Once upon a time, television networks would air their unsold pilots as an ersatz anthology series, essentially to fill up summertime broadcasting hours and to show why the programs really didn’t have enough of an “oomph” to make it to series.
In 1991, one enterprising viewer actually videotaped one of those “failed pilot” episodes, and uploaded it to YouTube.
Which, now that i found it on YouTube, I get to share it with you.
Take a look at The Danger Team.
What you see here is a 1991 ABC pilot that tries to create a “high-concept” TV series of three animated puppets who help a budding detective solve crimes. I mean, it sounds as ludicrous as it looks. No, seriously, it looks plenty ludicrous.
The plot is simple – Sheryl (Kathleen Beller, “Dynasty”), struggling at the local detective agency, spends the night at the apartment of her animation director boyfriend Chris (Steve Levitt, “The Paper Chase”). Meanwhile, Chris is involved with creating new characters for a safety video, and using stop-motion animation to build his new characters. When Chris is captured by crooks in a case of mistaken identity, the stop-motion animated clay creatures come to life, and they (along with Sheryl) rescue Chris. Closing credits.
Um … yeah.
I can see right off the bat that this show was terribly cast. Kathleen Beller plays the role of an aspiring detective with the same aplomb as the third-string understudy in a Moonlighting episode. And the rest of the human characters are written with barely one dimension to share between them. About the only laugh I picked up from this series was the detective agency that was named after Warner Bros. music director Carl Stalling, the man famous for orchestrating nearly every Looney Tunes and Merrie Melodies cartoon short.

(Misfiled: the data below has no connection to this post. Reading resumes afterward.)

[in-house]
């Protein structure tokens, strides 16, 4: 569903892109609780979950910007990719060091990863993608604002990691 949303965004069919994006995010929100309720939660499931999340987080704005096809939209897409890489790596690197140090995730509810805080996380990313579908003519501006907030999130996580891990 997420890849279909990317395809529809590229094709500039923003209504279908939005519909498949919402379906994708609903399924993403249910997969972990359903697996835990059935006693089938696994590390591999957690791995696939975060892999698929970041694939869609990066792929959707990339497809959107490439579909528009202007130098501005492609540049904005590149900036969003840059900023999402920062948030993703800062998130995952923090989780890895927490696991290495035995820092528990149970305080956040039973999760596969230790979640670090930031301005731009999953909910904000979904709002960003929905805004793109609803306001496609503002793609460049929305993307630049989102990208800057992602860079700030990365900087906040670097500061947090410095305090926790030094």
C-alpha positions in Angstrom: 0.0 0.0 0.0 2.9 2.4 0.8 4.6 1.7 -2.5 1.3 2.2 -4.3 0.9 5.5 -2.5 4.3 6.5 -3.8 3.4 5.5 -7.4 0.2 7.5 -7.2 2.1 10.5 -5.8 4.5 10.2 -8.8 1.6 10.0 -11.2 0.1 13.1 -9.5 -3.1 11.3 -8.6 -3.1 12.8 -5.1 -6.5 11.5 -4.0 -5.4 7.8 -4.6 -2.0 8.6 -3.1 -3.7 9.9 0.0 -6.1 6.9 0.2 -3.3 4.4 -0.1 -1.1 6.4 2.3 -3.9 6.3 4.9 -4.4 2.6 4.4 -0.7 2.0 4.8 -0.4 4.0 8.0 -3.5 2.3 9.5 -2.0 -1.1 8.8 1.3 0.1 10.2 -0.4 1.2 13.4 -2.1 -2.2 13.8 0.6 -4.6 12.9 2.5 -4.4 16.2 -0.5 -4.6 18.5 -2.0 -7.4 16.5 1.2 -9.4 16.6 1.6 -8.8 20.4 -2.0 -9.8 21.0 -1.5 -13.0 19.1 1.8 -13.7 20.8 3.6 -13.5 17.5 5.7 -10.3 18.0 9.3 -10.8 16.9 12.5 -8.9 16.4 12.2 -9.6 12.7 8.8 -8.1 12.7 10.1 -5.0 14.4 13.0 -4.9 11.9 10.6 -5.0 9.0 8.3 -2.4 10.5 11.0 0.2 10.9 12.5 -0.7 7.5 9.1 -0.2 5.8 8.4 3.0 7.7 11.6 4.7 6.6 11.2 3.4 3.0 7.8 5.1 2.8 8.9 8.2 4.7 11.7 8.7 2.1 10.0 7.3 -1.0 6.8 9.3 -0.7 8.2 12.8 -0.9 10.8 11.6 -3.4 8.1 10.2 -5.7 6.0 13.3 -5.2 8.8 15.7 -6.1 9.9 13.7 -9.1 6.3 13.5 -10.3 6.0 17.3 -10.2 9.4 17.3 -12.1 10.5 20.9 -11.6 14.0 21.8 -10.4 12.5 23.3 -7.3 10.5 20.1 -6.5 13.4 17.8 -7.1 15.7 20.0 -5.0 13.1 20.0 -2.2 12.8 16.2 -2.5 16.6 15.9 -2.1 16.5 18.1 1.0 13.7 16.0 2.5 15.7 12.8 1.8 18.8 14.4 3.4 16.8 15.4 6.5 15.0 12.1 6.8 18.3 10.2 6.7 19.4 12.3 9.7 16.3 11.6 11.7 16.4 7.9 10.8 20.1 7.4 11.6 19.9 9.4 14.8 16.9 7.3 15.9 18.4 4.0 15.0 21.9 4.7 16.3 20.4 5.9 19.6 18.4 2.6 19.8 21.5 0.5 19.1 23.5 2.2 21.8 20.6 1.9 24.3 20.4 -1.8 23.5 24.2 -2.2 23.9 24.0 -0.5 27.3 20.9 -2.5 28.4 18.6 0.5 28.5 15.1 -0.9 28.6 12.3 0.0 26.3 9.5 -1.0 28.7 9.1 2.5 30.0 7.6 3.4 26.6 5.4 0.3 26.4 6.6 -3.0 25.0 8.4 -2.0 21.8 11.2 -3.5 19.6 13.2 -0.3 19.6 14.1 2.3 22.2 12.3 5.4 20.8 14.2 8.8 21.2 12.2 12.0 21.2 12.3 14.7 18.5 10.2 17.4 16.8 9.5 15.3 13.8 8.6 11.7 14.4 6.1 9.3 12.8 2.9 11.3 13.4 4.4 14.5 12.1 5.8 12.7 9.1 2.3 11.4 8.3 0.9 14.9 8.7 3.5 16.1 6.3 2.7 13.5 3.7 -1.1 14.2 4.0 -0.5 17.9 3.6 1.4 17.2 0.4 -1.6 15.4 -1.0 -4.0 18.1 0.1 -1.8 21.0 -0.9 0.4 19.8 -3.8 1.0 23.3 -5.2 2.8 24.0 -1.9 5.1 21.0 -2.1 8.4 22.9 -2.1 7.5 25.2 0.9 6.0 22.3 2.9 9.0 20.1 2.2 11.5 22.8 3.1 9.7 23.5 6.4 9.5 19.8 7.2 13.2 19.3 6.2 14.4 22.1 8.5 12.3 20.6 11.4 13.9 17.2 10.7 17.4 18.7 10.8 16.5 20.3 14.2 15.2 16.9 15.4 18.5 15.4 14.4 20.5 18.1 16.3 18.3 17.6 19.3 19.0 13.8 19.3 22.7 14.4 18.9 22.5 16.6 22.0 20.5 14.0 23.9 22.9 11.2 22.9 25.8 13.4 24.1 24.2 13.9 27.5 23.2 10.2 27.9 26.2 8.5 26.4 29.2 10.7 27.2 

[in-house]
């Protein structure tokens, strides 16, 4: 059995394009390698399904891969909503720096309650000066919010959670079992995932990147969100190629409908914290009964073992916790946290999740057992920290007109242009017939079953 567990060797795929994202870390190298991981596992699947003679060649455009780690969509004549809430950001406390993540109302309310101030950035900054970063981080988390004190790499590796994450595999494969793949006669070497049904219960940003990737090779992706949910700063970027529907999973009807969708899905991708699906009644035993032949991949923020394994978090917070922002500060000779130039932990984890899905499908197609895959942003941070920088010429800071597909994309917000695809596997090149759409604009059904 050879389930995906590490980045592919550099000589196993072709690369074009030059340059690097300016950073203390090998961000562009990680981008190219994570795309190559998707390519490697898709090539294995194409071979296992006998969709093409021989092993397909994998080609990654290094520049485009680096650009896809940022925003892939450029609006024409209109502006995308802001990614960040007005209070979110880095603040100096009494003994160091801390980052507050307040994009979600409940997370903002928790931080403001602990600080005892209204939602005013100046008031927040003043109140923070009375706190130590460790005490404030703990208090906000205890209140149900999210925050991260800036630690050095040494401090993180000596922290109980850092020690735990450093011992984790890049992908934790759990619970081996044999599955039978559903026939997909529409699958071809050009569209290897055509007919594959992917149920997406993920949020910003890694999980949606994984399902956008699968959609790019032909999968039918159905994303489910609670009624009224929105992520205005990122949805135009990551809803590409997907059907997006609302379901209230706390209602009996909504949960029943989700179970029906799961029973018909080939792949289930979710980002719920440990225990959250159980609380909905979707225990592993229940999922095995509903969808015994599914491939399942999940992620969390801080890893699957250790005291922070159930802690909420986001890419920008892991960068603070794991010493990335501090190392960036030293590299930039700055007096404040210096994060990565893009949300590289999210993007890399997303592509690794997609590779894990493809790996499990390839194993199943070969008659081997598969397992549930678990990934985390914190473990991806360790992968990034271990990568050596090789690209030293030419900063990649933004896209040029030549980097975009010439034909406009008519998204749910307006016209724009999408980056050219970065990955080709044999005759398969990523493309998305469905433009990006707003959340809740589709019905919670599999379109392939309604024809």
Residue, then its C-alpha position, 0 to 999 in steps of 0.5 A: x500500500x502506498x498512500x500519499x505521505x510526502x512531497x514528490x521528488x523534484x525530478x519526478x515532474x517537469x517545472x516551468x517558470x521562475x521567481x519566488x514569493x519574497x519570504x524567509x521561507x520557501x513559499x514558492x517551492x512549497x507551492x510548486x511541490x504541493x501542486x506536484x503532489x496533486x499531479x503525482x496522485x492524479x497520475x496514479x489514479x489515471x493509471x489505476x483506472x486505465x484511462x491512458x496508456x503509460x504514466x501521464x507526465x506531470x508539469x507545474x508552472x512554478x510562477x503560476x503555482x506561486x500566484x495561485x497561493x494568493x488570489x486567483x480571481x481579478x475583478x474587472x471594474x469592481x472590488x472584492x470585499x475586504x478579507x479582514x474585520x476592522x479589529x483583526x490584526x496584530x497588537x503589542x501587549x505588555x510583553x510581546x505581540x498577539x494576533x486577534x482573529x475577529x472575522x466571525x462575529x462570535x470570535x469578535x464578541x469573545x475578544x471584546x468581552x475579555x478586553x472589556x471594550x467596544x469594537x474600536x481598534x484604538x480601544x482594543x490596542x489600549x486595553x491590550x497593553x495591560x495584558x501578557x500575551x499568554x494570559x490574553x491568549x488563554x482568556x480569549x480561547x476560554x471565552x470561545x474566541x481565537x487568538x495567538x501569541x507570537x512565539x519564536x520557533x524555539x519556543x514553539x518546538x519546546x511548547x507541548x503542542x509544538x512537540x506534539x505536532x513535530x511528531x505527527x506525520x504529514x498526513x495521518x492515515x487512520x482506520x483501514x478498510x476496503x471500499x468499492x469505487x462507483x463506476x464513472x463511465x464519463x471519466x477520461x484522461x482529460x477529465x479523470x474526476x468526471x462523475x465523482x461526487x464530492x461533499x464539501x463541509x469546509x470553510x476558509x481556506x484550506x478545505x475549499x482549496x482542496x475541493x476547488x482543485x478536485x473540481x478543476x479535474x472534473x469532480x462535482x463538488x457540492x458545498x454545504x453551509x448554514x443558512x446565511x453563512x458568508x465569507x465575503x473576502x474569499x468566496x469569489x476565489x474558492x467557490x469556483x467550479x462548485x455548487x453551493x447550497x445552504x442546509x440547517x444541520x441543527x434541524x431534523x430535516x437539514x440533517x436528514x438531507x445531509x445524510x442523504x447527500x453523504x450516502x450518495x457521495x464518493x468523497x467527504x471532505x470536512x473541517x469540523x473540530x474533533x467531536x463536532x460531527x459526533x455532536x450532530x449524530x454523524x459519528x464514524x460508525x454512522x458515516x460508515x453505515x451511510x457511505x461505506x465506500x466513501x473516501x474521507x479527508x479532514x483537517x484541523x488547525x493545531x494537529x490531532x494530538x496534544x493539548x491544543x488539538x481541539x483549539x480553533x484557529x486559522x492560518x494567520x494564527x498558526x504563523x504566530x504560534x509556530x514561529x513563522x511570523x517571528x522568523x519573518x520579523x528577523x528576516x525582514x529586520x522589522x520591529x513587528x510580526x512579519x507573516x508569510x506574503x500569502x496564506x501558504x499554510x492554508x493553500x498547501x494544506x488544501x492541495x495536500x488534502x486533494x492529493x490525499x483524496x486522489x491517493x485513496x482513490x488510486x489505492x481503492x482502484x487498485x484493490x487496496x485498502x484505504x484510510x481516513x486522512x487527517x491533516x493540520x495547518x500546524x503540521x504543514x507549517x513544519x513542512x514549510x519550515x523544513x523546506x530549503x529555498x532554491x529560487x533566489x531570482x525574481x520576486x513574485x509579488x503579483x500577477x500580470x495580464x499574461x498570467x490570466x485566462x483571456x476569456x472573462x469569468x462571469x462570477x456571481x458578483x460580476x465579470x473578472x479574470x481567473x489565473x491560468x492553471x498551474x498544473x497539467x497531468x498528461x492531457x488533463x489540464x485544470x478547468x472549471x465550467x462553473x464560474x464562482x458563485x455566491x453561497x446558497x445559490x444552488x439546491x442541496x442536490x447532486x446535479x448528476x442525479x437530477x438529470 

As for the “Danger Team” – three sentient, shape-shifting animated clay figurines – they are part comedic touch, part Greek chorus, but they’re written in such a way that you aren’t sure if the program is a comedy or a drama or an action series … and after 30 minutes of watching this program, I STILL can’t make up my mind one way or the other.
This show actually could have been a big hit if it was aimed more at the Saturday morning children’s audience. Put this program alongside Super Friends and Lidsville and ABC would have been printing money with this show. But even with all that, this high-concept series would have cost a fortune. Stop-motion animation, for example, is a very laborious process, which is why there’s only about three or four Will Vinton Claymation specials out there. To put this together as a weekly series – you would have needed a monster budget and a monster team of animators.
Still, this half-hour pilot does show what could have been … and, more realistically, why it wasn’t.